Food, craft and status in medieval Winchester: the plant and animal remains from the suburbs and city defences
Serjeantson, D.J. and Rees, H. (eds.) (2009) Food, craft and status in medieval Winchester: the plant and animal remains from the suburbs and city defences, Oxford, GB, Winchester Museums, 276pp. (Winchester Museums Archaeology Reports, 10).
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This volume is part of an integrated series of studies of Winchester’s archaeology. It provides a record and analysis of medieval environmental evidence from the less studied extra-mural areas of Winchester and assesses what these new discoveries add to the understanding of the city’s past. The report includes the most comprehensive study of animal remains from a medieval English town published up to this time. The study is based on excavations from the 1970s and early 1980s, which, by examining sites on the defences and in the historic suburbs, enlarged the scope of previous extensive investigations within the city walls.
The volume consists of seven chapters, of which the first forms an overall introduction, covering the nature of the sample and how it was retrieved; the method- ologies employed during analysis; and the influence of site and context on the interpretation of the dataset. The locations of the sites themselves and an outline of the structural sequences within them are linked to the changing history and archaeology of the medieval city as a whole. A small sample of molluscan remains from the western suburb is also discussed.
Chapter 2 deals with plant remains from all phases of all of the sites. The contents of four large charred grain deposits are presented in detail, and examined within the framework of the results from an extensive soil sampling programme. The implications, both for actual cultivation and use of plants in medieval Win- chester, and for their survival in the archaeological record are assessed. Faunal assemblages are examined in a further three chapters which between them cover the period from the 10th to the 17th century AD, with the late Saxon and high medieval assemblages being par- ticularly important. Inferences concerning inter- and intra-site variability are addressed through descrip- tion of the remains as groups by context, feature, and phase: species-by-species discussion brings together observations concerning animal husbandry as a whole. A sixth chapter discusses a specific topic – the patholo- gies of the Winchester sheep and the implications.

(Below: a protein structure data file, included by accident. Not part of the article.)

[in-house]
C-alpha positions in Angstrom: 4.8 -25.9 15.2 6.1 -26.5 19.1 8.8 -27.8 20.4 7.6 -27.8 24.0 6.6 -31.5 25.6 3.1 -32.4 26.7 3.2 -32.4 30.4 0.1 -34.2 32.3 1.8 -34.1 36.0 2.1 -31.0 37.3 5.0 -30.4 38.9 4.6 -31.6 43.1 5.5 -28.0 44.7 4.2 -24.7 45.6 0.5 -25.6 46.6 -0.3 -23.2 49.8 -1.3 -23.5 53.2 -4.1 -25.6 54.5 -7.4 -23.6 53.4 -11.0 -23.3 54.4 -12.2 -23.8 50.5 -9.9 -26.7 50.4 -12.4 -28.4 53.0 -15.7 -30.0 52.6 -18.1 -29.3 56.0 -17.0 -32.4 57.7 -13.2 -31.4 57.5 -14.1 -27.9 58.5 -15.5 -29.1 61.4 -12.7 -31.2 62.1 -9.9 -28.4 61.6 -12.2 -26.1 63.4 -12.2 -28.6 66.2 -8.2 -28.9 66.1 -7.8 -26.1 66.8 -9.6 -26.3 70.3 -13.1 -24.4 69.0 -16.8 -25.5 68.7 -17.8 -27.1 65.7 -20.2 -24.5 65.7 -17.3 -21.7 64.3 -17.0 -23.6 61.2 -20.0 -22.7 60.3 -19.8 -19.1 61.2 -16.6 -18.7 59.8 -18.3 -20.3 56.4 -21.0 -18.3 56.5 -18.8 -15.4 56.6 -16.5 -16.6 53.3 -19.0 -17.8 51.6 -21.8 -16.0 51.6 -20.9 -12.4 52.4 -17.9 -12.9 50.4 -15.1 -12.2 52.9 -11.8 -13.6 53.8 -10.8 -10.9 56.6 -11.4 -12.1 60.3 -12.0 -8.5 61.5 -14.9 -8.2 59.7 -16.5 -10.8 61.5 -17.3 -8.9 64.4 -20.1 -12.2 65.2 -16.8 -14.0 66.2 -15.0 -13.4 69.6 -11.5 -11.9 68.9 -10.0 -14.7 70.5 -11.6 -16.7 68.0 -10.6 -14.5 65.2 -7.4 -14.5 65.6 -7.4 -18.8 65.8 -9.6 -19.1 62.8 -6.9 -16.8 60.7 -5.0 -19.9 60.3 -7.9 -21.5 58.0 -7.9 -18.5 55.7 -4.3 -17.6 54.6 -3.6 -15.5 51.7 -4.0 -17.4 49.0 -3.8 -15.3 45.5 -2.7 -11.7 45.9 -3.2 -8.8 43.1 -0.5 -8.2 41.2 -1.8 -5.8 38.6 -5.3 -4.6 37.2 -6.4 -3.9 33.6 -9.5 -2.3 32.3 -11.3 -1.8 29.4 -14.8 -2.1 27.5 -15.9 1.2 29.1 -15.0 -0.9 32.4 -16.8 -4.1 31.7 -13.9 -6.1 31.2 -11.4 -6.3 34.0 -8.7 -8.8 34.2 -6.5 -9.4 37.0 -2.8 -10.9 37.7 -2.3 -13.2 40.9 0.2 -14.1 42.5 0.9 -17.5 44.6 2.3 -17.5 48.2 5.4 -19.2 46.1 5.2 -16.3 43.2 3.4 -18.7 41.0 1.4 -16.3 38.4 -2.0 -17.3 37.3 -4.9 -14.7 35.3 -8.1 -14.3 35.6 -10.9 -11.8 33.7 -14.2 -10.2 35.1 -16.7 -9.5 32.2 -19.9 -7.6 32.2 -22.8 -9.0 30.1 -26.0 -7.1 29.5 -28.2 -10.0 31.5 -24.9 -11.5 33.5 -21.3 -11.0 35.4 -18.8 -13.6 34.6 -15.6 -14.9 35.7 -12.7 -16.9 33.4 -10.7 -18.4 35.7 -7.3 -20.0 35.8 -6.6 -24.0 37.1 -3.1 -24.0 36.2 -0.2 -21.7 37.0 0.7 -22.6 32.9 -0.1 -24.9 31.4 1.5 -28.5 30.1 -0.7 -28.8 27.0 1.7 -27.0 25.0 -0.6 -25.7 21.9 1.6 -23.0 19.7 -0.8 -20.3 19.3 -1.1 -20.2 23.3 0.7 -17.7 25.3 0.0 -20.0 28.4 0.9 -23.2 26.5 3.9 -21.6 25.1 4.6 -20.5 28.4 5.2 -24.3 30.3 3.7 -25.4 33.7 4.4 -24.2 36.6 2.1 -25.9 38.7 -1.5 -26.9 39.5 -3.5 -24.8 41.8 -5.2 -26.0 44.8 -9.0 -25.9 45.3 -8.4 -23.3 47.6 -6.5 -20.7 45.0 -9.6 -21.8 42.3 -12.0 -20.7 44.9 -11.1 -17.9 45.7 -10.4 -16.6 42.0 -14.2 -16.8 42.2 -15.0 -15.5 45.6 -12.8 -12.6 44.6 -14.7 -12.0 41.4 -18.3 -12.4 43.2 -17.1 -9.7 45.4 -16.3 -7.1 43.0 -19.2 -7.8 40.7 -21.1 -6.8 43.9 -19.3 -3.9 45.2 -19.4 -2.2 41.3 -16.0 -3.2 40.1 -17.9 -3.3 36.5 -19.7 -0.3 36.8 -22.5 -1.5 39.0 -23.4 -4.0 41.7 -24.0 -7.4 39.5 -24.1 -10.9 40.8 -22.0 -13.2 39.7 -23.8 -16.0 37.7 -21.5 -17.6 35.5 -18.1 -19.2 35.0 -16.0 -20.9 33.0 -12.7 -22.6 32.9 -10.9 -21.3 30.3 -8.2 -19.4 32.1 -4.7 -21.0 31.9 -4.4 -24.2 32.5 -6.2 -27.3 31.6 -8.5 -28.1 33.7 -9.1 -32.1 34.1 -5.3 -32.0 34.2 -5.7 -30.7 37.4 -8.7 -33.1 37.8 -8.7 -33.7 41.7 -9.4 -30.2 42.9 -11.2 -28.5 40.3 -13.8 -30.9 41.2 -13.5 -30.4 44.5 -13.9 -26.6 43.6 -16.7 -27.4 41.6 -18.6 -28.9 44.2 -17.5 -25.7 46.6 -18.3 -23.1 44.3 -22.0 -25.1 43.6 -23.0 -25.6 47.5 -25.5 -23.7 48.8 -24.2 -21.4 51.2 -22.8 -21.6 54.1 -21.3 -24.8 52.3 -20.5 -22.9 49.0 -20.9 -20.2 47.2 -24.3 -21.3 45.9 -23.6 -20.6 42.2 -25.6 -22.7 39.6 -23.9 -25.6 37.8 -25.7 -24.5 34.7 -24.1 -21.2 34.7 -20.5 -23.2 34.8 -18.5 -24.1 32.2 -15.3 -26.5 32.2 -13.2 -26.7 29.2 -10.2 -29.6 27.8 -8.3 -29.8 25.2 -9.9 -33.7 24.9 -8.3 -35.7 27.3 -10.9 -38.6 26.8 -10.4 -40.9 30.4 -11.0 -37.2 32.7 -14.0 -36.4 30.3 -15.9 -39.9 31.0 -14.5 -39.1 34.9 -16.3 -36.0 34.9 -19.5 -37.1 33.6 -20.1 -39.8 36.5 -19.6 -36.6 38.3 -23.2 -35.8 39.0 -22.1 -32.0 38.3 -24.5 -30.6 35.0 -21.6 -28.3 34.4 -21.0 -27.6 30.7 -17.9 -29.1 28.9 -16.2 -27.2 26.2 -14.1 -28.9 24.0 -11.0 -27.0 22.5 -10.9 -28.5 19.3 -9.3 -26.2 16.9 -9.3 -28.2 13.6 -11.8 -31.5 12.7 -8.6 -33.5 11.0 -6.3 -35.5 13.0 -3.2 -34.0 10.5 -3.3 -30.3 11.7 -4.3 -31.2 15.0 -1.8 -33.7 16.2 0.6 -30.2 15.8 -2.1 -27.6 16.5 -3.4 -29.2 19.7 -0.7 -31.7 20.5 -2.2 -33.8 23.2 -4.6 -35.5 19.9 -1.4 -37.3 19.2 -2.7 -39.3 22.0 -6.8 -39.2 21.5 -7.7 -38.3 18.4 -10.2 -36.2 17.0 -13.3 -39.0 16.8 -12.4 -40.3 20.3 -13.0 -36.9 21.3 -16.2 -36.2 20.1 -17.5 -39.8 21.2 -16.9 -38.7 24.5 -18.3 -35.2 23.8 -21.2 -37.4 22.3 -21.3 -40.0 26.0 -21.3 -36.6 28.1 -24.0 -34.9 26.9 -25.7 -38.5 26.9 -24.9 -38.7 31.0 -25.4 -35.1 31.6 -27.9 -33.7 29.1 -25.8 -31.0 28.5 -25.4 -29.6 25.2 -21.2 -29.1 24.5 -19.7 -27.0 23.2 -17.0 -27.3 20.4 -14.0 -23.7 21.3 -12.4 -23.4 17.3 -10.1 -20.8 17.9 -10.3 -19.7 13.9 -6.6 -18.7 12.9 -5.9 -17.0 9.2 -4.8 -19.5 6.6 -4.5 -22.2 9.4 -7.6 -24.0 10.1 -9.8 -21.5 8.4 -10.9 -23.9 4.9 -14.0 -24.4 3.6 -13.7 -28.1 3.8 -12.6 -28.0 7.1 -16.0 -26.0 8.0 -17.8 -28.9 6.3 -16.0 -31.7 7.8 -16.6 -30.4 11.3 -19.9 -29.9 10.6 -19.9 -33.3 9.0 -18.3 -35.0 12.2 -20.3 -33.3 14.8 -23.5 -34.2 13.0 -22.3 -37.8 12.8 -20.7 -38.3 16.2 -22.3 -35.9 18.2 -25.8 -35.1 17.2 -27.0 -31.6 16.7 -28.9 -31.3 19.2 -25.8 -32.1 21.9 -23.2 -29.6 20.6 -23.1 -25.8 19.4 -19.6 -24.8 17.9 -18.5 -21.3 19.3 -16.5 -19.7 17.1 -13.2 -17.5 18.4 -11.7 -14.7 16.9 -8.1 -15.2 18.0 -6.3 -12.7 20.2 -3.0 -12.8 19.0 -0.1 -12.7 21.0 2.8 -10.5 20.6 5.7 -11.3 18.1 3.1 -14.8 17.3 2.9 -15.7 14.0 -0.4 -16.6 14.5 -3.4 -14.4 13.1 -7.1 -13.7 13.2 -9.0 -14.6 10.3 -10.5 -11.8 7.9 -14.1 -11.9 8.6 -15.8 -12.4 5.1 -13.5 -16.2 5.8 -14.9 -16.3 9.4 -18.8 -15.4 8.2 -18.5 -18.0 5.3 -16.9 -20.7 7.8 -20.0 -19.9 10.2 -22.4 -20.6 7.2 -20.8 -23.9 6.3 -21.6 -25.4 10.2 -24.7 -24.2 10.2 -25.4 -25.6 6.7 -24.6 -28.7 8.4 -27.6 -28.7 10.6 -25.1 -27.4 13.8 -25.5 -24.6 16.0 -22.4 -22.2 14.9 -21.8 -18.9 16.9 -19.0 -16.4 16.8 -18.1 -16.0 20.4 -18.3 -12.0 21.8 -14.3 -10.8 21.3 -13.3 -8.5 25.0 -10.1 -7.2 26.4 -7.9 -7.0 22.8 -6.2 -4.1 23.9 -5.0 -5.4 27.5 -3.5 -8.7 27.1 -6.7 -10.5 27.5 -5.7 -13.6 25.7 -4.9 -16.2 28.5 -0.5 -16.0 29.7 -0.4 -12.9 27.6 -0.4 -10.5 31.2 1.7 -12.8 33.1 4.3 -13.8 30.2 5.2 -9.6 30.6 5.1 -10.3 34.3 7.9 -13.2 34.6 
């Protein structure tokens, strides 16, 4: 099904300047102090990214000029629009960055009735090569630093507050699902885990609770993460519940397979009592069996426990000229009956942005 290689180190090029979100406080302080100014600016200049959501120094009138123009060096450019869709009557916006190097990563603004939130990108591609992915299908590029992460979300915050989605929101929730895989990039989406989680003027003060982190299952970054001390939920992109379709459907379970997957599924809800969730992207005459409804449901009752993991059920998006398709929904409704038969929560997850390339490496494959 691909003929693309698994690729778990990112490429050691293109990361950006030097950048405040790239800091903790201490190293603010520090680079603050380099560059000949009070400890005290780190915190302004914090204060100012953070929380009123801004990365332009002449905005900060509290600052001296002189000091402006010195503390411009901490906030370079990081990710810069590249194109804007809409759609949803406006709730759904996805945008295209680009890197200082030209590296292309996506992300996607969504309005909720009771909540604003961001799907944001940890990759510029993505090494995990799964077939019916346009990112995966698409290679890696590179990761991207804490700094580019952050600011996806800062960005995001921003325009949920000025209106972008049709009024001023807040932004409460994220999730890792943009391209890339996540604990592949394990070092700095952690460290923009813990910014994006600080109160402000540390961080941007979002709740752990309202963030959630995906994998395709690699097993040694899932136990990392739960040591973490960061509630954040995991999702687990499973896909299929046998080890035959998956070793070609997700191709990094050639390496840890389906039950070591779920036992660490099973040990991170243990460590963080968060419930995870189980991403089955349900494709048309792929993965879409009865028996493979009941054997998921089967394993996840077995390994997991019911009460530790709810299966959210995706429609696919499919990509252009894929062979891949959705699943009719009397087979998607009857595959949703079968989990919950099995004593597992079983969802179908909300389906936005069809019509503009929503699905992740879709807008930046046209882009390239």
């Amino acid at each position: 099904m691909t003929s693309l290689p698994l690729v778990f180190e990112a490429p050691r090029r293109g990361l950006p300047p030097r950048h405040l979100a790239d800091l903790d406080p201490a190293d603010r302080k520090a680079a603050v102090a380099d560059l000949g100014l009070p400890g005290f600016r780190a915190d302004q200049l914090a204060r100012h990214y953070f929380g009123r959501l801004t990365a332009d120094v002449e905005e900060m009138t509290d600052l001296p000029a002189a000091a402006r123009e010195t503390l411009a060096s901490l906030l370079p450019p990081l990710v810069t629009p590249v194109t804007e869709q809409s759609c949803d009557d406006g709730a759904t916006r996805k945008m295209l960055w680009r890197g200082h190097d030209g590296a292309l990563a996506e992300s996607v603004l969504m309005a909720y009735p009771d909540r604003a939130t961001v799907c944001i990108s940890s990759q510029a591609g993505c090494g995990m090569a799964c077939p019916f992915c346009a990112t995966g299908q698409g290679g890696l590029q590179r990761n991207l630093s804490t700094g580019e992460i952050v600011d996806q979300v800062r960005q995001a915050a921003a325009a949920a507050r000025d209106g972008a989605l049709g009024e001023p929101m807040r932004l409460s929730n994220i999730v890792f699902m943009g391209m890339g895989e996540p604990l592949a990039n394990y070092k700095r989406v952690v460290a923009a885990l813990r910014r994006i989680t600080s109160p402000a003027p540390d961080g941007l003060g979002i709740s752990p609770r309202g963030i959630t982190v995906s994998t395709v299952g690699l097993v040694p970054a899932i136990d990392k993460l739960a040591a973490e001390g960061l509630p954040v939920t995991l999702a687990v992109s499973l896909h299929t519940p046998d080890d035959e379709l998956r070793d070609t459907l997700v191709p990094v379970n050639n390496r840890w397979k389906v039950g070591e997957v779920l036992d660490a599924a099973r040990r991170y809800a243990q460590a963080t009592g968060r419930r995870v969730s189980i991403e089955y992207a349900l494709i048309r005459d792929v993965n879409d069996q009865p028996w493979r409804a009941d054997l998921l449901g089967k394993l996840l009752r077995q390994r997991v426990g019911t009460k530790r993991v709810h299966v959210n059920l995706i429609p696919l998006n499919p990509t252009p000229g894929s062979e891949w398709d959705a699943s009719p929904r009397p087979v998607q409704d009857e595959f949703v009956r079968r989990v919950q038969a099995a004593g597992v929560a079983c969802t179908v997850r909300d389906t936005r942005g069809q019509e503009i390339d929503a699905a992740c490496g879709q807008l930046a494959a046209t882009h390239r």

Finally, all of the evidence is reassembled and synthesised in a seventh chapter which considers Winchester’s medieval economy and society – the food, craft, and status of the title – through time and in relation to other towns and settlements, drawing on the documentary record. Throughout the volume, as here, description and discussion are backed up by the presentation of quantified data, in the form of tables and charts, both within the text and as appendices. In addition, the question of how far individual assem- blages might represent a whole time period, site, area, or settlement is a constant theme.
Thus, this volume will be essential reading for all those concerned with the animals, plants, and envi- ronment of a medieval town, as well as being of value to urban archaeologists and to those with an interest in the history and archaeology of Hampshire. It sheds new light on the management of the animal and plant resources in and around one of England’s foremost cities, as well as providing glimpses of everyday life in Winchester through its keeping, buying, consuming, and disposal of the familiar fowls and fish, plants and animals, over a period of almost a thousand years.
|Additional Information:||This report publishes and analyses medieval environmental evidence from excavations which took place in the 70s and 80s in extra-mural Winchester. The reports on the faunal remains are particularly full and important ranging from the 10th to the 17th centuries and including a detailed specialist examination of the pathology of the sheep bones. In their discussion of the data the authors draw conclusions about diet and social status, and the chronological spread of the data enables analysis of the changing urban economy. Also stressed is the highly variable nature of the different depositions under study, and thus the dangers inherent in drawing conlusions about urban conditions from small datasets.|
|Keywords:||animal remains, winchester, late saxon, norman, medieval, post-medieval|
|Subjects:||C Auxiliary Sciences of History > CC Archaeology|
|Divisions:||Faculty of Humanities > Archaeology
|Date Deposited:||20 Aug 2012 13:53|
|Last Modified:||27 Mar 2014 20:24|
|RDF:||RDF+N-Triples, RDF+N3, RDF+XML, Browse.|
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